Prisoner On The Hell Planet Character Analysis

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The ability to feel empathy for a character allows a reader to relate to a story. However, while telling Vladek’s story of survival, it is rare that Art’s feelings are ever expressed to the reader. When Vladek tries to change the topic from his story, Art returns to the story of the Holocaust which does not allow the readers any insight to Art’s feelings or personal memories. However, the impact of second generation trauma is realized in the chapter “Prisoner on the Hell Planet”. With a dark tone and a completely contrasting black background compared to the white seen throughout the novel, the burden of his family’s past that he continues to carry is understood. The image of Art wearing concentration camp clothing allows readers to recognize how connected he feels to his father’s experiences in the Holocaust. The only other time Art’s true feelings are expressed is when he accuses his father of being a “murderer” (Spiegelman 159) for destroying his mother Anja’s diaries. This shows a true loathing towards his father that has not been lessened even though these diaries would bring back awful memories to his father. Without always knowing Art’s feelings it is difficult to relate to and feel the passion for his second generation trauma.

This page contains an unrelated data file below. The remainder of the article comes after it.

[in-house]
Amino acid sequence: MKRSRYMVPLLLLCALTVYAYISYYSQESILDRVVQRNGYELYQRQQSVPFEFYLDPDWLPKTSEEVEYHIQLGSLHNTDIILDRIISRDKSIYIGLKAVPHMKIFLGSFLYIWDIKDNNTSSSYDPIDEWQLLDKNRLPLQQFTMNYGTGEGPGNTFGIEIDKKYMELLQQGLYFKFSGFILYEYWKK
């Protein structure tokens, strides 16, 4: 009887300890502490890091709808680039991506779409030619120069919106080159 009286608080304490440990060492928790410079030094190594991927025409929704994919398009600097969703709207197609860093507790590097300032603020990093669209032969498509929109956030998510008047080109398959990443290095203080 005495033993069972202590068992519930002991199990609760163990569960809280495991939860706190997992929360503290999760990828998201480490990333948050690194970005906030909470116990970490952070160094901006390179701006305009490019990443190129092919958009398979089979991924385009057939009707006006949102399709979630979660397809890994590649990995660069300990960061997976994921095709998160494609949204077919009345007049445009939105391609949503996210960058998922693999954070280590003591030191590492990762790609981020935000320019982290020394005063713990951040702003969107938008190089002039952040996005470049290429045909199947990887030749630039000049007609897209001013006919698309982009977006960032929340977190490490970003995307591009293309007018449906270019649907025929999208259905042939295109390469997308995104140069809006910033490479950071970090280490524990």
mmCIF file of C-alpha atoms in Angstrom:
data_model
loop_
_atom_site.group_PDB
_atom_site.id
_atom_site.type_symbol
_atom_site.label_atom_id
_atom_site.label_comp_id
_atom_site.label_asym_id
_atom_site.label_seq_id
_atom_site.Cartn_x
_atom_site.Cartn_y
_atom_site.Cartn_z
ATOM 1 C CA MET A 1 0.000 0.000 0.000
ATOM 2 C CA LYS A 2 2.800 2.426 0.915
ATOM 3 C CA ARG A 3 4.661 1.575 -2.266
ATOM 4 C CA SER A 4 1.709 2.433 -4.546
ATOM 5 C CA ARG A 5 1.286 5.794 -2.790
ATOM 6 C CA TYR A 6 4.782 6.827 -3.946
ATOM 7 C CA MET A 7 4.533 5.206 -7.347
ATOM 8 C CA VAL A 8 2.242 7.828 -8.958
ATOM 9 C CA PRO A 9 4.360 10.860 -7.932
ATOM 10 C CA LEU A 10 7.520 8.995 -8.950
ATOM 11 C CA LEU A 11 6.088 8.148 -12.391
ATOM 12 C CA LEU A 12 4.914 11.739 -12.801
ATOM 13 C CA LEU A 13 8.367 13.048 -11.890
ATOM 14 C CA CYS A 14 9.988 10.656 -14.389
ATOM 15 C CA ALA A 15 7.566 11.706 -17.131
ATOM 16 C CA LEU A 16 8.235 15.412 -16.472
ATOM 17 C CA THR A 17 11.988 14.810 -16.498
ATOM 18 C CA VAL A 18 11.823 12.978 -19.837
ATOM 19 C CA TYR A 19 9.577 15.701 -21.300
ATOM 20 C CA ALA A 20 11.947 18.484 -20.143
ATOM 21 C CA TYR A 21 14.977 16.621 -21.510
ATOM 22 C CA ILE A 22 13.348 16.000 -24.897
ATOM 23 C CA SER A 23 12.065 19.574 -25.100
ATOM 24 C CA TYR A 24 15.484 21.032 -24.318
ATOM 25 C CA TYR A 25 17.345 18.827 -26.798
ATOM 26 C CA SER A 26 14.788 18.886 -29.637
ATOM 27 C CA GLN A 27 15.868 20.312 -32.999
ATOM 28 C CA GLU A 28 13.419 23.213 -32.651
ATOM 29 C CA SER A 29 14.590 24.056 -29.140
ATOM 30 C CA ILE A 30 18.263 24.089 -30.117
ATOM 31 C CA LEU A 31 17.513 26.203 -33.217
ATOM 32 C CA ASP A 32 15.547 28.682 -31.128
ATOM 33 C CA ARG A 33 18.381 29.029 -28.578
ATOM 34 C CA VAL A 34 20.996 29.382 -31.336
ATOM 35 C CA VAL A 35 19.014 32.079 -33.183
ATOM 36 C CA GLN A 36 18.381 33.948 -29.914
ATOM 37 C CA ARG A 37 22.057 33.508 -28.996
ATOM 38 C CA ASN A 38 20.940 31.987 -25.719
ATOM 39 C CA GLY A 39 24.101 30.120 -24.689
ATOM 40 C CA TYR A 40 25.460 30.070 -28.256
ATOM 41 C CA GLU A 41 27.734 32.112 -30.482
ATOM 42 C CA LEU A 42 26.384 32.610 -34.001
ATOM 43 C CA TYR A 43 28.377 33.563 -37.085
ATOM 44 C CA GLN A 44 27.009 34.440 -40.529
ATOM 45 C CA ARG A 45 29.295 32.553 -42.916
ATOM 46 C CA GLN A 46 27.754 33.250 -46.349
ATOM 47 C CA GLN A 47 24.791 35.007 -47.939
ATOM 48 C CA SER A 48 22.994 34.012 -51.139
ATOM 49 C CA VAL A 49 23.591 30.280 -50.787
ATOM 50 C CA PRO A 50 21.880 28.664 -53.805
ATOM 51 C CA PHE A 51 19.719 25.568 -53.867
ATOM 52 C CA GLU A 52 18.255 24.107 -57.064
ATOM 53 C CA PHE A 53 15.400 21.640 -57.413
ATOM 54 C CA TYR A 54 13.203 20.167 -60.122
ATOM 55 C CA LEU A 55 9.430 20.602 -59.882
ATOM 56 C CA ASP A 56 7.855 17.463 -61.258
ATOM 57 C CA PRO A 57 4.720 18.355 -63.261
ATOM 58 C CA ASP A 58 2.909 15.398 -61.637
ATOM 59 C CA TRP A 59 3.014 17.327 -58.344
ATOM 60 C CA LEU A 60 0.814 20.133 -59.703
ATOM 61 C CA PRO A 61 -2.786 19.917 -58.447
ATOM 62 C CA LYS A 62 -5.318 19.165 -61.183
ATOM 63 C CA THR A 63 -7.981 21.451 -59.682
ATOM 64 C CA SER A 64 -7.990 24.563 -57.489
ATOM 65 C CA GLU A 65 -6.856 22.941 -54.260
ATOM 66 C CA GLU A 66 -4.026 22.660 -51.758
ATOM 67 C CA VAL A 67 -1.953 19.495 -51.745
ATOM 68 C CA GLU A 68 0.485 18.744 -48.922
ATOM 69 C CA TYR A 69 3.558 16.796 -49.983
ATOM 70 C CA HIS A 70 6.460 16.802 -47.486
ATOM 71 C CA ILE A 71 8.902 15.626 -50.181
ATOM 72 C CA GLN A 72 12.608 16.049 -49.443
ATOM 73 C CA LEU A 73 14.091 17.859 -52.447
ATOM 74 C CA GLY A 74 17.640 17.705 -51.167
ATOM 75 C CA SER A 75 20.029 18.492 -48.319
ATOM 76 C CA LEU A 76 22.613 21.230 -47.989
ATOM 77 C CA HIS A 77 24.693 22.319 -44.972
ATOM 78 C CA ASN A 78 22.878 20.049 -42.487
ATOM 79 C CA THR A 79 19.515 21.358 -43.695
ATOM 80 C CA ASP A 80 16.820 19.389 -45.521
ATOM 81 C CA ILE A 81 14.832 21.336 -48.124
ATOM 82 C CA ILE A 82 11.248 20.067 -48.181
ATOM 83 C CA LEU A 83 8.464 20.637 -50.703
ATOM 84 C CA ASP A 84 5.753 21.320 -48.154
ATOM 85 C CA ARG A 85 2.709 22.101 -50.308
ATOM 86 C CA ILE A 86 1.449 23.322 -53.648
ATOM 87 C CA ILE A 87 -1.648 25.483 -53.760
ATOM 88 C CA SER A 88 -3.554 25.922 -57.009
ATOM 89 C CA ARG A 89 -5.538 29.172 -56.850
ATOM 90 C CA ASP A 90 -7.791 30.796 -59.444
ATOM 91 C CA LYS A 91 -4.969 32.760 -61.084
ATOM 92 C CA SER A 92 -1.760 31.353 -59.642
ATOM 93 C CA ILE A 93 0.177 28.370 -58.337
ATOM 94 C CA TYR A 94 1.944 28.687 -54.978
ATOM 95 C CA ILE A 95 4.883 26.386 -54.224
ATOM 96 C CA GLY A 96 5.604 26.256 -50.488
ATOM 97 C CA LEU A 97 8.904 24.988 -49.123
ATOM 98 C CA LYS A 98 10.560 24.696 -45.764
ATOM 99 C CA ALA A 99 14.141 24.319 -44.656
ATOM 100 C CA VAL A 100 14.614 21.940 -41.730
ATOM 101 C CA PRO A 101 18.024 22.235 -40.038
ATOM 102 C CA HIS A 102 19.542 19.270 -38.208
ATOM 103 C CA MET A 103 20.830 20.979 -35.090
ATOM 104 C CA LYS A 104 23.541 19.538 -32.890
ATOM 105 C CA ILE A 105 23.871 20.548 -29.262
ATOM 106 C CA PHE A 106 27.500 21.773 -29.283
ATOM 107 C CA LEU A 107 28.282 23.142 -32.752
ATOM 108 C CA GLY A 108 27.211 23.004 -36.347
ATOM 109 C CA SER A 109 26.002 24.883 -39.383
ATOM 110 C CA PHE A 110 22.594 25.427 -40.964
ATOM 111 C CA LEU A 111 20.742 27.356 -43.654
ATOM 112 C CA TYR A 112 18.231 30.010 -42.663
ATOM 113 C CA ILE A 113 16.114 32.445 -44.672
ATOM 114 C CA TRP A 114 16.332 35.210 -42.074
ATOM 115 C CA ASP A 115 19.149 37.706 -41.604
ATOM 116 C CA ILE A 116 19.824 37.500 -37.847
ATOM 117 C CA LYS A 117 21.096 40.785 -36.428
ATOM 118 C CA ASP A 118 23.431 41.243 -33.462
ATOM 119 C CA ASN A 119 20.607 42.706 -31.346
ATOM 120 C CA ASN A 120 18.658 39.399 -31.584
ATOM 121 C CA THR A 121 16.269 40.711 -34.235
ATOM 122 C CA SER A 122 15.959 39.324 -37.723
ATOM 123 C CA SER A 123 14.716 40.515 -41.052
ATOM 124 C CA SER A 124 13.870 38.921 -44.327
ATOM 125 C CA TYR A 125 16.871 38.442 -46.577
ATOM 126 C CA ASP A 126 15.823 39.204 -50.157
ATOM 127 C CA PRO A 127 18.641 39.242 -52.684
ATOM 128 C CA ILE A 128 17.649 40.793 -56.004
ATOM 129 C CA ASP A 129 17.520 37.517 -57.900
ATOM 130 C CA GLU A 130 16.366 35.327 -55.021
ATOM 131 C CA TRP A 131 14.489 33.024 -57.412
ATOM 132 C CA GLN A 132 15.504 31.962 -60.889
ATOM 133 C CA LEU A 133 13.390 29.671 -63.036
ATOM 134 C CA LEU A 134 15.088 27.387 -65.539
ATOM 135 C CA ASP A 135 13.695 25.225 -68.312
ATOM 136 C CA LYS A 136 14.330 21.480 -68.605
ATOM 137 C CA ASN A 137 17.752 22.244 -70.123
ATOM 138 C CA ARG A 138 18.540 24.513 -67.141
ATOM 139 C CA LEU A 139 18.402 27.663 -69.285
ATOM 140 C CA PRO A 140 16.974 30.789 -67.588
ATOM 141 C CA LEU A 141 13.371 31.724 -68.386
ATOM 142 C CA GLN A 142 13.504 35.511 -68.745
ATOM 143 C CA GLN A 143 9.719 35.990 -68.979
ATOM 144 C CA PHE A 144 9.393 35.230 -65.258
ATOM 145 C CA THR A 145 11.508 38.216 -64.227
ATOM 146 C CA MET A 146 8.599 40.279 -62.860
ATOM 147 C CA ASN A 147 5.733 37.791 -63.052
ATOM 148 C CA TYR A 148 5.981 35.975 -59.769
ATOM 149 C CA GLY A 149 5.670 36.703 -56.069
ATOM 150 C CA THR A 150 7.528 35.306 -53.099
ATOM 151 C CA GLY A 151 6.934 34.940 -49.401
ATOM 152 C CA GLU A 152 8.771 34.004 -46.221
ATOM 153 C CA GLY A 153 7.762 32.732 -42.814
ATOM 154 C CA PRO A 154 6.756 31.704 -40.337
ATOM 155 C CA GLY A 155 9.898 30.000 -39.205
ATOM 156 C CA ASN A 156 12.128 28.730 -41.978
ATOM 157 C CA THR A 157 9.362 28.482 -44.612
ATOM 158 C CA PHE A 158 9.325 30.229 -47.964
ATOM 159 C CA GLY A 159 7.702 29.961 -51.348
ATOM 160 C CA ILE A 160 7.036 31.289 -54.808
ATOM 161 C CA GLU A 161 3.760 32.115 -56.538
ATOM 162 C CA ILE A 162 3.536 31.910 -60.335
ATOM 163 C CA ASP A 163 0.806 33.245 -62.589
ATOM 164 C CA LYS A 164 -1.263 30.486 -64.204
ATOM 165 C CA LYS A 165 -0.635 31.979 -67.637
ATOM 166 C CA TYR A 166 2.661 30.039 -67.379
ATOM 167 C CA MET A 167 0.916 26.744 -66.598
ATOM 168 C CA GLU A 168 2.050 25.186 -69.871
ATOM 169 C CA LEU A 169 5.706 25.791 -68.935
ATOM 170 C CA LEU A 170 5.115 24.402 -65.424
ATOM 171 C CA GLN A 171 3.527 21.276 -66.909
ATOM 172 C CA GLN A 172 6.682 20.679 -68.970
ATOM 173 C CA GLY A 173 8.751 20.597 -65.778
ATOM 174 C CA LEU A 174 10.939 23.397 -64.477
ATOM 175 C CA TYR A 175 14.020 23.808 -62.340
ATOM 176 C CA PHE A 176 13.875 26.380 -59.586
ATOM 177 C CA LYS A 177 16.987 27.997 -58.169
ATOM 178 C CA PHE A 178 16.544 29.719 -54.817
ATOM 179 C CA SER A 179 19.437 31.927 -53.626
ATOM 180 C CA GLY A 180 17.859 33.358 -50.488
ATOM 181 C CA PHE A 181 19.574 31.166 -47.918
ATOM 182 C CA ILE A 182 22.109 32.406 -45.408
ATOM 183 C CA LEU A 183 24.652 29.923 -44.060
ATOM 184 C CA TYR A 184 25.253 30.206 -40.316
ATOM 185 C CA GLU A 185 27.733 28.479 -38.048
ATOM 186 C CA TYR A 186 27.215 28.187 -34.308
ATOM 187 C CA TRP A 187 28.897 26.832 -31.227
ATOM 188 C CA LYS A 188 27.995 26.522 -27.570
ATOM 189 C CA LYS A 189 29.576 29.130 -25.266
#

In comparison, Monkey Beach is told predominantly in first person from the memoirs and personal
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Post memory is the idea of describing the relationship of the second generation to powerful, often traumatic experiences that preceded their births. As Hirsch describes post memory, “These events happened in the past, but their effects continue into the present” (Hirsch 2016) which is evident throughout both novels, but emphasized more in Monkey
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